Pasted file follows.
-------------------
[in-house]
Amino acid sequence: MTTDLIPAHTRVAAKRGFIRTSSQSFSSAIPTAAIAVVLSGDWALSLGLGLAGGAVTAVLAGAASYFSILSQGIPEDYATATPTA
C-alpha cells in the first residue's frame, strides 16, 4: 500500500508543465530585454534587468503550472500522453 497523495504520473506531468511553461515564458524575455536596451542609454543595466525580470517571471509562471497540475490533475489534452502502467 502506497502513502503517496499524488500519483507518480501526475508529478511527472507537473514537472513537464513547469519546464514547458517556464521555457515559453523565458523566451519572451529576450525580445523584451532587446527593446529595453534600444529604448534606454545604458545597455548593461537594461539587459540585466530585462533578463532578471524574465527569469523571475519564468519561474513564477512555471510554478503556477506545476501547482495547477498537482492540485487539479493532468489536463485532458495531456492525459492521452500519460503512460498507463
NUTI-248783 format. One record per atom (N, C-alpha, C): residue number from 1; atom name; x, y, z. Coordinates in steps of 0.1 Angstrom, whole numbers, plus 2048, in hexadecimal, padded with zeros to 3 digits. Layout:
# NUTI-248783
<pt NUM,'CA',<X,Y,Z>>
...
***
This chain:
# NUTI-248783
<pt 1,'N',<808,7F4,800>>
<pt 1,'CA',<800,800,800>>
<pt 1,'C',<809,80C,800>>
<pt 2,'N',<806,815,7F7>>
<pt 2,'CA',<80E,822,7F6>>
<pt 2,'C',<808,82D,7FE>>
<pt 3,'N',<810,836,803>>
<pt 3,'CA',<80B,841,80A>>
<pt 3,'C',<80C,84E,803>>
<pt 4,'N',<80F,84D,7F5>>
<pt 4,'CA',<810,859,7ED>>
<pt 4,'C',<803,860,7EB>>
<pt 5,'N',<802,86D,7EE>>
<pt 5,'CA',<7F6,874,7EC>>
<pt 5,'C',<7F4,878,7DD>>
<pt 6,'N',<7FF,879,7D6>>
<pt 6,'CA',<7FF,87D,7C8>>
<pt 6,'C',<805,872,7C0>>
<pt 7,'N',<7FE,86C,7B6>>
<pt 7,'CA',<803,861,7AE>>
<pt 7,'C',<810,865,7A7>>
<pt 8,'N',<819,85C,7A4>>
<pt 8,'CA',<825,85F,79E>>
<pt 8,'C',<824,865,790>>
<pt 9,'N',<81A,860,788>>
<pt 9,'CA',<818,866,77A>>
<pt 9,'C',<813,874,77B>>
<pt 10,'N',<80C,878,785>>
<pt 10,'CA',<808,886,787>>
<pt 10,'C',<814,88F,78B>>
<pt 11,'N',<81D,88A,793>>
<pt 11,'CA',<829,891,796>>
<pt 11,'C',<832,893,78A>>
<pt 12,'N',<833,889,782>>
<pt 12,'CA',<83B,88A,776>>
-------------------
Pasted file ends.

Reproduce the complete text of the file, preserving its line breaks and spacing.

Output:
[in-house]
Amino acid sequence: MTTDLIPAHTRVAAKRGFIRTSSQSFSSAIPTAAIAVVLSGDWALSLGLGLAGGAVTAVLAGAASYFSILSQGIPEDYATATPTA
C-alpha cells in the first residue's frame, strides 16, 4: 500500500508543465530585454534587468503550472500522453 497523495504520473506531468511553461515564458524575455536596451542609454543595466525580470517571471509562471497540475490533475489534452502502467 502506497502513502503517496499524488500519483507518480501526475508529478511527472507537473514537472513537464513547469519546464514547458517556464521555457515559453523565458523566451519572451529576450525580445523584451532587446527593446529595453534600444529604448534606454545604458545597455548593461537594461539587459540585466530585462533578463532578471524574465527569469523571475519564468519561474513564477512555471510554478503556477506545476501547482495547477498537482492540485487539479493532468489536463485532458495531456492525459492521452500519460503512460498507463
NUTI-248783 format. One record per atom (N, C-alpha, C): residue number from 1; atom name; x, y, z. Coordinates in steps of 0.1 Angstrom, whole numbers, plus 2048, in hexadecimal, padded with zeros to 3 digits. Layout:
# NUTI-248783
<pt NUM,'CA',<X,Y,Z>>
...
***
This chain:
# NUTI-248783
<pt 1,'N',<808,7F4,800>>
<pt 1,'CA',<800,800,800>>
<pt 1,'C',<809,80C,800>>
<pt 2,'N',<806,815,7F7>>
<pt 2,'CA',<80E,822,7F6>>
<pt 2,'C',<808,82D,7FE>>
<pt 3,'N',<810,836,803>>
<pt 3,'CA',<80B,841,80A>>
<pt 3,'C',<80C,84E,803>>
<pt 4,'N',<80F,84D,7F5>>
<pt 4,'CA',<810,859,7ED>>
<pt 4,'C',<803,860,7EB>>
<pt 5,'N',<802,86D,7EE>>
<pt 5,'CA',<7F6,874,7EC>>
<pt 5,'C',<7F4,878,7DD>>
<pt 6,'N',<7FF,879,7D6>>
<pt 6,'CA',<7FF,87D,7C8>>
<pt 6,'C',<805,872,7C0>>
<pt 7,'N',<7FE,86C,7B6>>
<pt 7,'CA',<803,861,7AE>>
<pt 7,'C',<810,865,7A7>>
<pt 8,'N',<819,85C,7A4>>
<pt 8,'CA',<825,85F,79E>>
<pt 8,'C',<824,865,790>>
<pt 9,'N',<81A,860,788>>
<pt 9,'CA',<818,866,77A>>
<pt 9,'C',<813,874,77B>>
<pt 10,'N',<80C,878,785>>
<pt 10,'CA',<808,886,787>>
<pt 10,'C',<814,88F,78B>>
<pt 11,'N',<81D,88A,793>>
<pt 11,'CA',<829,891,796>>
<pt 11,'C',<832,893,78A>>
<pt 12,'N',<833,889,782>>
<pt 12,'CA',<83B,88A,776>>